U.S. May Advise Republics on Junking A-Arms


U.S. nuclear weapons specialists plan to travel to the new Commonwealth of Independent States in early January for technical talks on ways the United States can assist in the destruction of nuclear warheads there, Defense Secretary Dick Cheney said Friday.

But Bush Administration officials cautioned that the team's work could be hampered by the Russian military's wariness of U.S. advisers and by congressional strictures on the use of $400 million in U.S. aid designated for nuclear weapons destruction.

"We are prepared to move just as soon as it's clear that there's something useful we can do with that money," Cheney said in a Cable News Network interview. But he added: "The Russians . . . up to now have given every indication that they believe they can handle the matter themselves."

In meetings last month with U.S. government experts, representatives of the Soviet Defense Ministry and the Ministry of Atomic Power and Industry conceded reluctantly that they may need U.S. help to develop vehicles that can safely transport nuclear weapons.

But U.S. officials fear that an already humiliated commonwealth military will balk at the stiff conditions Congress has placed on the use of such aid. Before any of the $400 million can be spent, President Bush must certify that the recipients will adhere to six conditions, including a promise to forgo any military modernization beyond "reasonable levels."

The conditions, said one U.S. official, "present major verification hurdles in their own right," and may rankle the recipients the aid is designed to help.

Cheney said Friday that the former Soviet military traditionally has been plagued by its "limited capability" to dismantle nuclear weapons. That inexperience led officials of the Defense and Atomic Energy ministries last month to admit that they do not have containers to transport and store the nuclear weapons that have been dispersed throughout four republics.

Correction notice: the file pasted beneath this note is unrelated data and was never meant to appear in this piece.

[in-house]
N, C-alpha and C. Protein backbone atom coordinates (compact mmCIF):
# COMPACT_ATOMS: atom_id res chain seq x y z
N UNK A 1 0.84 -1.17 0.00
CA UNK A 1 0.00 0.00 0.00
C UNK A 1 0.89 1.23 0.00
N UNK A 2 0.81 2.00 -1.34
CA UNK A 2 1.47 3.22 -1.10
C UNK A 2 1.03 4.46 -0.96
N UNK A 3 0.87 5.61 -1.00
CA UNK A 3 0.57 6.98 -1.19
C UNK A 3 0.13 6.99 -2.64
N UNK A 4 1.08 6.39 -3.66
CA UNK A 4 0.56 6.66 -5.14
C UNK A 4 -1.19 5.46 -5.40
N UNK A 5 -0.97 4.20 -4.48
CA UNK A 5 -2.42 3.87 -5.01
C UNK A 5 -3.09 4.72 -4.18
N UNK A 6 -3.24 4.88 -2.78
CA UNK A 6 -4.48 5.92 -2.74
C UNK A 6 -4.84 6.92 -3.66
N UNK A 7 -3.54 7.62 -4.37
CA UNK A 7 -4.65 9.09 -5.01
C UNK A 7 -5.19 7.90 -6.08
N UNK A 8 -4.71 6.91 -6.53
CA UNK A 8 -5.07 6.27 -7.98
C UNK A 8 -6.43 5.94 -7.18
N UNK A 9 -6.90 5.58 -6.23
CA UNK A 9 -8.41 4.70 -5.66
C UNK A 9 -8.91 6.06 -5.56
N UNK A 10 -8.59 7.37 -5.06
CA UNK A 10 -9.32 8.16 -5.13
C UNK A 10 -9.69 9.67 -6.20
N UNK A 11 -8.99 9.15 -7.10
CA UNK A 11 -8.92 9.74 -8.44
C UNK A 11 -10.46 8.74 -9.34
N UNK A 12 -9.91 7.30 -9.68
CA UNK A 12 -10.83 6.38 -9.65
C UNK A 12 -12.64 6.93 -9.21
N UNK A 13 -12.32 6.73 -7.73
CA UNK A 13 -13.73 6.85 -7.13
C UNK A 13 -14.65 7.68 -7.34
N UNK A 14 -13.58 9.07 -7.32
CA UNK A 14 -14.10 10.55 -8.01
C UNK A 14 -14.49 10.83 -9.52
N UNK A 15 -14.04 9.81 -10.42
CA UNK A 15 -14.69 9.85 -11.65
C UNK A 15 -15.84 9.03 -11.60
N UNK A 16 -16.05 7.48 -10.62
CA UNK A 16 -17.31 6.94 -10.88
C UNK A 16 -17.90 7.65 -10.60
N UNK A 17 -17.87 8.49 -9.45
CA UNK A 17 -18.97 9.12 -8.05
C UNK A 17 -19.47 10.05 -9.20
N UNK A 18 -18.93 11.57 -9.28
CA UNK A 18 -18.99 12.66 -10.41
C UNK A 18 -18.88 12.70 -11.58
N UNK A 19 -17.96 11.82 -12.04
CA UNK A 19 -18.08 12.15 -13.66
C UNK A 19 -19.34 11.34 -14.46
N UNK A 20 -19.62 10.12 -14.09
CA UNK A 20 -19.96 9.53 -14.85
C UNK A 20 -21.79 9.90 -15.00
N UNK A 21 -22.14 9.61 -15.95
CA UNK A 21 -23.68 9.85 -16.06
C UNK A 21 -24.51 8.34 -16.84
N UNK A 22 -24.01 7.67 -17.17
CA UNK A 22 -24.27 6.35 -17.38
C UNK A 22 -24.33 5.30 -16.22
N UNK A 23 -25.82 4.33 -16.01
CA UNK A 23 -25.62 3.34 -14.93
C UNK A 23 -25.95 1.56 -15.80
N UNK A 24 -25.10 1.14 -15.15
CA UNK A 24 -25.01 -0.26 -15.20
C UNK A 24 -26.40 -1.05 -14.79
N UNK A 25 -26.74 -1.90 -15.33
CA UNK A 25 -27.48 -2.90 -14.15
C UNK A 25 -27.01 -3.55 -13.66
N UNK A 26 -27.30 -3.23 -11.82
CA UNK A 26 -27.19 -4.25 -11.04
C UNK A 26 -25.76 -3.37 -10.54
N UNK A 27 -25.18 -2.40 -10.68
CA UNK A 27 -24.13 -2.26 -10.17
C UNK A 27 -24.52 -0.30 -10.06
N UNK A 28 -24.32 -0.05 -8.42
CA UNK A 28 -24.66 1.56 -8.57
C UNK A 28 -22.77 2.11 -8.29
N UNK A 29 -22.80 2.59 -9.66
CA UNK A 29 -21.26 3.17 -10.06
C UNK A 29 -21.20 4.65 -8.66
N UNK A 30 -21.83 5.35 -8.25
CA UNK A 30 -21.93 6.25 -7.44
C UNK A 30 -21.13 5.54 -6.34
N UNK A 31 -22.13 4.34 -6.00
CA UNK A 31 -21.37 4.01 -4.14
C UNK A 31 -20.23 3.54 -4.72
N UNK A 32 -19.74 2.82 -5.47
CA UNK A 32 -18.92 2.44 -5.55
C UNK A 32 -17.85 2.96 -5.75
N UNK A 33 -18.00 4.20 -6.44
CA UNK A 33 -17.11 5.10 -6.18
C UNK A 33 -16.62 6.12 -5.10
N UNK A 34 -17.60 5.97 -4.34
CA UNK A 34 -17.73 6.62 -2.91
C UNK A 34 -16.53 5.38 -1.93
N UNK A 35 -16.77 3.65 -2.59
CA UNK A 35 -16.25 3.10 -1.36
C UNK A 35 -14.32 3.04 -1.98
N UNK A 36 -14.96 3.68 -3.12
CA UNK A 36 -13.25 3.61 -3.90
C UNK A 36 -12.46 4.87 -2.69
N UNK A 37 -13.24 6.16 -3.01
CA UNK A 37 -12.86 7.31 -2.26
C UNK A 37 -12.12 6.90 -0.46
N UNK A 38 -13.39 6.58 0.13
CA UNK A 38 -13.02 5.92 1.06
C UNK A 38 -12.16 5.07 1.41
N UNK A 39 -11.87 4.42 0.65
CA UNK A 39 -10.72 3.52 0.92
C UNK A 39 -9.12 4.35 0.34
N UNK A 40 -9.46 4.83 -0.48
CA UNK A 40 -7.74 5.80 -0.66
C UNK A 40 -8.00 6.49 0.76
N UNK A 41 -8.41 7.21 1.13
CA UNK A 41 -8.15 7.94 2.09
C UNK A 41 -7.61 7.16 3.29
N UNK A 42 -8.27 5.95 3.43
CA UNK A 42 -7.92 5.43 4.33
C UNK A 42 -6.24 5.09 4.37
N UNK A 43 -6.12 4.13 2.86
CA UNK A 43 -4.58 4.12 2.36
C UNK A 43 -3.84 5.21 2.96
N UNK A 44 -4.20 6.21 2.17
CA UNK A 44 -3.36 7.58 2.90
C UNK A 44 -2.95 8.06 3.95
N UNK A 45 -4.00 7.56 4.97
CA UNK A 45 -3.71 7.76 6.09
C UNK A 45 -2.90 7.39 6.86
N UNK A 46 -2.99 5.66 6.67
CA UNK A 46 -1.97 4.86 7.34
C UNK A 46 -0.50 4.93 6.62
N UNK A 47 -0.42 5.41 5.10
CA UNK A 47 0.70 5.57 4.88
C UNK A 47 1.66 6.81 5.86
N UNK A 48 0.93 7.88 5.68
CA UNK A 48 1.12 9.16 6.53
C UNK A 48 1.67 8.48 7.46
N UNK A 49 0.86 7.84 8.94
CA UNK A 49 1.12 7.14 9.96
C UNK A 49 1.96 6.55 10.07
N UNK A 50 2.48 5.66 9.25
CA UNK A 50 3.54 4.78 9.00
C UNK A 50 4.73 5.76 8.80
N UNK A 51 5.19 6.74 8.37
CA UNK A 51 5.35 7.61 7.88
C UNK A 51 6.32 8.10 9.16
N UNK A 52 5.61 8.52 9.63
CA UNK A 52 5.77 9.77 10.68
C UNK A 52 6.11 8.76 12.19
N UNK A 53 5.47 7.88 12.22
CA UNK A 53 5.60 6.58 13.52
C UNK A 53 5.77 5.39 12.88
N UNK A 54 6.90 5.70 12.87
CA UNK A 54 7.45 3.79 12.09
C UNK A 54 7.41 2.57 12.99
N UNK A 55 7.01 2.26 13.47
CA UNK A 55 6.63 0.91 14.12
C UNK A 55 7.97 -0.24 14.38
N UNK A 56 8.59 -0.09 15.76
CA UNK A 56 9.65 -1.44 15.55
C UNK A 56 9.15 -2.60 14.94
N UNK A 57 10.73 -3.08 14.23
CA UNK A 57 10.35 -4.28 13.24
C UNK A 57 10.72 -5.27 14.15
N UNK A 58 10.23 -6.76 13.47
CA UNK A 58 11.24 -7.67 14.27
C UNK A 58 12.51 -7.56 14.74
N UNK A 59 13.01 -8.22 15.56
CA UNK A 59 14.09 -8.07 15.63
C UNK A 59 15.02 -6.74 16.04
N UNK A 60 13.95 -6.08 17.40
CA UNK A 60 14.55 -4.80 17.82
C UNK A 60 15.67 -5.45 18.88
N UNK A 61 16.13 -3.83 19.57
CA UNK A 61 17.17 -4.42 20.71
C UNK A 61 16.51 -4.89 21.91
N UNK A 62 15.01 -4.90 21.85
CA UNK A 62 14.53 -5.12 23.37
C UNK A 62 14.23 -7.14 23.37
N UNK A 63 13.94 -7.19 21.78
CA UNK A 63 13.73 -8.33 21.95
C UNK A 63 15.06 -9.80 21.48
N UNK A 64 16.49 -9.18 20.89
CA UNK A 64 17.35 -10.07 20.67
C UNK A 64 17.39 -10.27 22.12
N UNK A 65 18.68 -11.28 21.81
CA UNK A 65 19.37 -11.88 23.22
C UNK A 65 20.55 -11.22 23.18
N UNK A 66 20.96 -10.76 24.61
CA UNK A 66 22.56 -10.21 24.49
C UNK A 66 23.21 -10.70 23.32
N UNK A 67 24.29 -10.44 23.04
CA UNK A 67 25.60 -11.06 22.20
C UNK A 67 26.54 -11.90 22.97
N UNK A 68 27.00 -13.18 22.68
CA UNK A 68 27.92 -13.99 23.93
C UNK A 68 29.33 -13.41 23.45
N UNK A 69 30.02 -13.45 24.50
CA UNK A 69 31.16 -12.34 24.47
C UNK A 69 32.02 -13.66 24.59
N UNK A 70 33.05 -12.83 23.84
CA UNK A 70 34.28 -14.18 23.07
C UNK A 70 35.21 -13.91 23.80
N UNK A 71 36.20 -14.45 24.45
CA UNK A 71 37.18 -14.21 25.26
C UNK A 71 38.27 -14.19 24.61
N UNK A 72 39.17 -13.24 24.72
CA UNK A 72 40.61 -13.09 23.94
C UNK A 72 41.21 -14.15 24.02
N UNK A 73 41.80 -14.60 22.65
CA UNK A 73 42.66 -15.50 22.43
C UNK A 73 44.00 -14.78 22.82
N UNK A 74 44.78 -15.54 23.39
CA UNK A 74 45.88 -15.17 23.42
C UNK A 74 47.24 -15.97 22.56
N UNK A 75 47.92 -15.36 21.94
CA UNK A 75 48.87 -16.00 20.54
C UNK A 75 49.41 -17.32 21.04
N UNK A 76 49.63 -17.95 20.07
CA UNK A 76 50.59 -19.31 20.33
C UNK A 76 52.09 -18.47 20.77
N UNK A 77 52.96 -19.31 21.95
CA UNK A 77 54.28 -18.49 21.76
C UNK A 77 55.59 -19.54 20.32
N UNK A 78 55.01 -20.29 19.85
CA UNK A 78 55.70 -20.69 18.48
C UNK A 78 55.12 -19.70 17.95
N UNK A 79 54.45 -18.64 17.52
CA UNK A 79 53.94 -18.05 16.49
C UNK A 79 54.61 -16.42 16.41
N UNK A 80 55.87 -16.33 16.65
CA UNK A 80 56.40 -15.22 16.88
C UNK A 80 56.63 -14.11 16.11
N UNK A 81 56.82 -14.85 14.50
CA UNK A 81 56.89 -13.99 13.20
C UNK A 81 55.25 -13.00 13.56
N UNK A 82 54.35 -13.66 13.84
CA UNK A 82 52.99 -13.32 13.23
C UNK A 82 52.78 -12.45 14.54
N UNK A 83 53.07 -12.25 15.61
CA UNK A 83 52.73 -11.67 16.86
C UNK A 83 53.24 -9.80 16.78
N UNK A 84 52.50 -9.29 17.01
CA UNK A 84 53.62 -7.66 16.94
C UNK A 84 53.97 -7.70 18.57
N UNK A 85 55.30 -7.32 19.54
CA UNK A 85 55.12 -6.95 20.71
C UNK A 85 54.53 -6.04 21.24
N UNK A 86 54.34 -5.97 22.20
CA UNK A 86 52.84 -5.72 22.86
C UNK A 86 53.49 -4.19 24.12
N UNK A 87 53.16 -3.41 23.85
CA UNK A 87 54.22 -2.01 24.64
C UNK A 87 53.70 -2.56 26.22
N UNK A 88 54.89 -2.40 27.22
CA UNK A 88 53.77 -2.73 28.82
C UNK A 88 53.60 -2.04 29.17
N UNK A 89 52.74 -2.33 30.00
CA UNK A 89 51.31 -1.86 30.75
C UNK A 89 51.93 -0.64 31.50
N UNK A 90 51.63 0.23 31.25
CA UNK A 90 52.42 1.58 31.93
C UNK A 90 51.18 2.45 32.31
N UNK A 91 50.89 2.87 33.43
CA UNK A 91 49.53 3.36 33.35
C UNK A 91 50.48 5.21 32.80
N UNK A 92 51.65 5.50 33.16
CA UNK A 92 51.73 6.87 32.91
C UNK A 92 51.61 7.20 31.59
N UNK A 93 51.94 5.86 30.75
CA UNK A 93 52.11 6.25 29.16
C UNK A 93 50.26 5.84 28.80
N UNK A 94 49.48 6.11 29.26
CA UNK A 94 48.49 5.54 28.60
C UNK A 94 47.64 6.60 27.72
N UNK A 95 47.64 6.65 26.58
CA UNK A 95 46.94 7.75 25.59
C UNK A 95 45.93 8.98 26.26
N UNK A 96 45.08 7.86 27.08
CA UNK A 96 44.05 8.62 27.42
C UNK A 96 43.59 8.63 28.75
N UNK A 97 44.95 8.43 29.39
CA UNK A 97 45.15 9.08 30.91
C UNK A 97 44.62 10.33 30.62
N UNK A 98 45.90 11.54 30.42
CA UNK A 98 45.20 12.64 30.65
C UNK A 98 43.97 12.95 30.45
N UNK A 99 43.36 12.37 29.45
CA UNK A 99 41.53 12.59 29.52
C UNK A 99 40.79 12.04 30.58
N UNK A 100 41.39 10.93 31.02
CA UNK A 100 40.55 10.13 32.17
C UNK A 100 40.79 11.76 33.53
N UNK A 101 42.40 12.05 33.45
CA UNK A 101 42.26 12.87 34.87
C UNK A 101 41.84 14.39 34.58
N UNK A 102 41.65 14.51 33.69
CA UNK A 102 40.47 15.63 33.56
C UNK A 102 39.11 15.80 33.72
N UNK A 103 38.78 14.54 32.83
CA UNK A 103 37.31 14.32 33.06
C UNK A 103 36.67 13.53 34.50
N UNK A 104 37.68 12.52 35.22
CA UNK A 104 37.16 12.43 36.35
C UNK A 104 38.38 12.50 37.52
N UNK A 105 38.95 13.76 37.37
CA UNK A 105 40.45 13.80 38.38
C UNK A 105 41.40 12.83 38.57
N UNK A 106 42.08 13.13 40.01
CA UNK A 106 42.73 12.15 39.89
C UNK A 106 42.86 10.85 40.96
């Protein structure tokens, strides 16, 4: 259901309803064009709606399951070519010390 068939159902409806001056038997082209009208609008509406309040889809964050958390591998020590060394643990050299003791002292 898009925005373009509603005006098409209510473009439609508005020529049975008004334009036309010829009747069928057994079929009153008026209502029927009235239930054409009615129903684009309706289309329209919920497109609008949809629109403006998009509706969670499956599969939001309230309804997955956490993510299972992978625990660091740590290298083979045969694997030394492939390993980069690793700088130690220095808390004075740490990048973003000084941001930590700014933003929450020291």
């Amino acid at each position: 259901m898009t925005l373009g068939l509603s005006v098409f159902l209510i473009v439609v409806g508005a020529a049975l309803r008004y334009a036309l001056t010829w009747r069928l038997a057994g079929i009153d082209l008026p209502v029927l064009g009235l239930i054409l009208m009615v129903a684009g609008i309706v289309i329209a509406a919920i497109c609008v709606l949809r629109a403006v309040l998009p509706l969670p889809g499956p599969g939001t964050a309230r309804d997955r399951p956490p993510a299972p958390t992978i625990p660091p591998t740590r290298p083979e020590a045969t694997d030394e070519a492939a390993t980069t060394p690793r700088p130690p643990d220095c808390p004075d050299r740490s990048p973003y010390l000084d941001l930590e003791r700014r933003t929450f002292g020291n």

When Soviet military experts revealed the shortcoming to U.S. advisers at a November meeting in Moscow, the ensuing dialogue offered a clear illustration of the challenges that Washington faces in extending aid to those it once considered its adversaries.

According to one U.S. official who attended the meetings, the American representatives--mindful of congressional conditions on the aid--asked their Soviet counterparts to detail how U.S. funds would be used to build such containers and what impact that assistance would have on the schedule of weapons destruction.

The officials became guarded, asking the Americans to put their questions in writing and offering vague promises to respond in December.

The U.S. official said that, while he hopes the commonwealth military will provide the answers in early January, the American team has not received any word from those with whom they met in November.

"The Soviet military believes they have done a very good job with the safety and security of their nuclear weapons," said a knowledgeable Administration official. "Many of them don't feel they need our help."

The strings attached to U.S. assistance may further stir the commonwealth military's reluctance to accept such aid. Congress said Bush must certify that aid recipients are committed to using their own resources to make a substantial investment in dismantling weapons, that they will not use nuclear material culled from the dismantled weapons to build new nuclear weapons and that they will allow U.S. inspectors to verify the destruction of weapons.

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